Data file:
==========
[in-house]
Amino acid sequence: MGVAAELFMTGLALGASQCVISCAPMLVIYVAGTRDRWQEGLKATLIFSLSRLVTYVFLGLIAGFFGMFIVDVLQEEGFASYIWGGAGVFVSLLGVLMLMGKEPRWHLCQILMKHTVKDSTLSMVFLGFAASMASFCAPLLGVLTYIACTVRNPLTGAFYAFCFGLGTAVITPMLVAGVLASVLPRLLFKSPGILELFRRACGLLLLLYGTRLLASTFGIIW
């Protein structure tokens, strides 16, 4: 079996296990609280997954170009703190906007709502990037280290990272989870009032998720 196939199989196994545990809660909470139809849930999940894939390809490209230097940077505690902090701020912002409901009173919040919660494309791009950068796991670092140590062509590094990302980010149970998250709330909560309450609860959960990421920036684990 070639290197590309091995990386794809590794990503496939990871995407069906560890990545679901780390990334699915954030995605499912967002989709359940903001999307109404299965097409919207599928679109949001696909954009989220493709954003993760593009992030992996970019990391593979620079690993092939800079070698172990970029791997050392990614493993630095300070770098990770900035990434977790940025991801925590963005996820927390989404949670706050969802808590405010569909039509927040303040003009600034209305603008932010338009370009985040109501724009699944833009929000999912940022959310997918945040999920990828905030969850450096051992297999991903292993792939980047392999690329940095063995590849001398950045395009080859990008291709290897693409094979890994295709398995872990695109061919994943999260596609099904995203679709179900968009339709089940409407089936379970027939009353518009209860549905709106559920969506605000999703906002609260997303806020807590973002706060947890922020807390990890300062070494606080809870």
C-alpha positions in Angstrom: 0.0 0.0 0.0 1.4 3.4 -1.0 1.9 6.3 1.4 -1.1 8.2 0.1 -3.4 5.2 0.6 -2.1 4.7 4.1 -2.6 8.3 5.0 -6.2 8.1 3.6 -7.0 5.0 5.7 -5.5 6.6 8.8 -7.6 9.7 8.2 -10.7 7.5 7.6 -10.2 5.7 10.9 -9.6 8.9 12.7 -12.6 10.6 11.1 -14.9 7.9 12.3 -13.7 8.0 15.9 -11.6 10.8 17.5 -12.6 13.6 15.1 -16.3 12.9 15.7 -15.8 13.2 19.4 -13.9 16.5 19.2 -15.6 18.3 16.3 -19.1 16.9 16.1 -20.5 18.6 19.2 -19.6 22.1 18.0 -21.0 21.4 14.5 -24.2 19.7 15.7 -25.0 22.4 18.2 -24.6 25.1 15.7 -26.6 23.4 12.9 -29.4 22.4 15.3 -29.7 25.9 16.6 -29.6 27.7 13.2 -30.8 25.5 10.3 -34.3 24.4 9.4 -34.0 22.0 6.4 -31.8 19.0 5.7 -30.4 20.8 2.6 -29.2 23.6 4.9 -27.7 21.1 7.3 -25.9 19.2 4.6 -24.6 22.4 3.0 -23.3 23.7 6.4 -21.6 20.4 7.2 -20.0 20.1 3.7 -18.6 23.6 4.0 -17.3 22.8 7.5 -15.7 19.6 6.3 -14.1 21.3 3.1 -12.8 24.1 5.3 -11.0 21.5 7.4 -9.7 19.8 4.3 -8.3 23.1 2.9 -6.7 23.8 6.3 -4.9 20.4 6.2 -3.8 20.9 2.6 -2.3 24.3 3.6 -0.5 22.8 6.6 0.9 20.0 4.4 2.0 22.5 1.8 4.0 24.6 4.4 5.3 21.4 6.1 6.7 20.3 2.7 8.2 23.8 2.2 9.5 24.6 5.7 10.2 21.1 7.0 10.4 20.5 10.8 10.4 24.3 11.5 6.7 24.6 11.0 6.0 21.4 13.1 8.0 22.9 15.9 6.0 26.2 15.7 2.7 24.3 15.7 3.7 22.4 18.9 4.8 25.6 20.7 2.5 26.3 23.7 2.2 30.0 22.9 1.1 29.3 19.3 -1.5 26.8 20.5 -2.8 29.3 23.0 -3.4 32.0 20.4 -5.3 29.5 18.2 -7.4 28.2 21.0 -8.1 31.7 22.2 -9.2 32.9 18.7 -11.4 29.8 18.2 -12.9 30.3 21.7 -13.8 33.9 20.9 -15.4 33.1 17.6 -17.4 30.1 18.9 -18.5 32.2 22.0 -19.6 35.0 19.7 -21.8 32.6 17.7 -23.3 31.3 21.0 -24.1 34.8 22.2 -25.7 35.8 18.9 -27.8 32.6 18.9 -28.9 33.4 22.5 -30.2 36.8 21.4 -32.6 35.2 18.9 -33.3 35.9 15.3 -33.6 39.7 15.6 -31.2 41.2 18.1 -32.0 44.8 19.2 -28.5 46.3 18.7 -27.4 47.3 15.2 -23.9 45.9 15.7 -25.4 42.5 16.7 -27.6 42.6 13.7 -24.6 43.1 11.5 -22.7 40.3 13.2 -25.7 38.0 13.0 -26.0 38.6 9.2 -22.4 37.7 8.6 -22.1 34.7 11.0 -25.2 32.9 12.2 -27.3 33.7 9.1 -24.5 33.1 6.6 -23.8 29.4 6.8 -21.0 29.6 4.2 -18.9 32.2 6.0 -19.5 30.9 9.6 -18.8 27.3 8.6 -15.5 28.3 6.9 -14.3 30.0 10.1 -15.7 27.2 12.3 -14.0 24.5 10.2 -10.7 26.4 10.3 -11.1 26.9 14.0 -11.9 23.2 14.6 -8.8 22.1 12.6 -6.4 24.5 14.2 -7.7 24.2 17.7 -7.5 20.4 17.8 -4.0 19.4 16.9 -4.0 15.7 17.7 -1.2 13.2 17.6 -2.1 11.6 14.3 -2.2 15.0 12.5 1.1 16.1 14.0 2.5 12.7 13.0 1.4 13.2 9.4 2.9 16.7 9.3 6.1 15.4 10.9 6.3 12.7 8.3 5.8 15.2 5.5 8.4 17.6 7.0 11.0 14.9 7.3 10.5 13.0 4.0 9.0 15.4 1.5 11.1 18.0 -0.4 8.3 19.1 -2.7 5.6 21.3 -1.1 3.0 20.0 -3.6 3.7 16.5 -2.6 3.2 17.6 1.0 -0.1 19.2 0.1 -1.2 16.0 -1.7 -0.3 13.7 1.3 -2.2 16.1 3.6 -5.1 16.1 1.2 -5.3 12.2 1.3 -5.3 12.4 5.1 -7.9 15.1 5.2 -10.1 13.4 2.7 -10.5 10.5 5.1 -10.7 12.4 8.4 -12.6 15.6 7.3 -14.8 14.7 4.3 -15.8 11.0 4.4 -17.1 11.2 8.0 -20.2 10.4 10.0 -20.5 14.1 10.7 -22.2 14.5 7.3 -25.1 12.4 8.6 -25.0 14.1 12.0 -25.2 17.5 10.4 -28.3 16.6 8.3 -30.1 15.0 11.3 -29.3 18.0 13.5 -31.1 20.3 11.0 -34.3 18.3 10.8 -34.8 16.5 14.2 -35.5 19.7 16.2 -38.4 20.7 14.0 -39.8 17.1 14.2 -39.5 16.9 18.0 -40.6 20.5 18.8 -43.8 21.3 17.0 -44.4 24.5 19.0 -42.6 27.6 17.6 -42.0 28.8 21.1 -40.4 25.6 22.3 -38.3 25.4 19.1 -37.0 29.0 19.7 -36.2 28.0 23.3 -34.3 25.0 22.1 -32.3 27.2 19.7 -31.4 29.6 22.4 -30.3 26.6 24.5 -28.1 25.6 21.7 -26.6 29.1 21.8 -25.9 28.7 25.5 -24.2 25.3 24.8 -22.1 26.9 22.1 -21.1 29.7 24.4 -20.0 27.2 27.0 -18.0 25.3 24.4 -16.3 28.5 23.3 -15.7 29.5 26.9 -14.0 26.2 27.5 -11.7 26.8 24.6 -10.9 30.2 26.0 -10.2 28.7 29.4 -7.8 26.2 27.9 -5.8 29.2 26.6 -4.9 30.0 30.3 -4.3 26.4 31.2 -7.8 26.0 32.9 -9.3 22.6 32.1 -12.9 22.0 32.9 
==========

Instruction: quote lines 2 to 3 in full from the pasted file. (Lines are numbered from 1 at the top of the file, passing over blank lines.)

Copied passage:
Amino acid sequence: MGVAAELFMTGLALGASQCVISCAPMLVIYVAGTRDRWQEGLKATLIFSLSRLVTYVFLGLIAGFFGMFIVDVLQEEGFASYIWGGAGVFVSLLGVLMLMGKEPRWHLCQILMKHTVKDSTLSMVFLGFAASMASFCAPLLGVLTYIACTVRNPLTGAFYAFCFGLGTAVITPMLVAGVLASVLPRLLFKSPGILELFRRACGLLLLLYGTRLLASTFGIIW
């Protein structure tokens, strides 16, 4: 079996296990609280997954170009703190906007709502990037280290990272989870009032998720 196939199989196994545990809660909470139809849930999940894939390809490209230097940077505690902090701020912002409901009173919040919660494309791009950068796991670092140590062509590094990302980010149970998250709330909560309450609860959960990421920036684990 070639290197590309091995990386794809590794990503496939990871995407069906560890990545679901780390990334699915954030995605499912967002989709359940903001999307109404299965097409919207599928679109949001696909954009989220493709954003993760593009992030992996970019990391593979620079690993092939800079070698172990970029791997050392990614493993630095300070770098990770900035990434977790940025991801925590963005996820927390989404949670706050969802808590405010569909039509927040303040003009600034209305603008932010338009370009985040109501724009699944833009929000999912940022959310997918945040999920990828905030969850450096051992297999991903292993792939980047392999690329940095063995590849001398950045395009080859990008291709290897693409094979890994295709398995872990695109061919994943999260596609099904995203679709179900968009339709089940409407089936379970027939009353518009209860549905709106559920969506605000999703906002609260997303806020807590973002706060947890922020807390990890300062070494606080809870």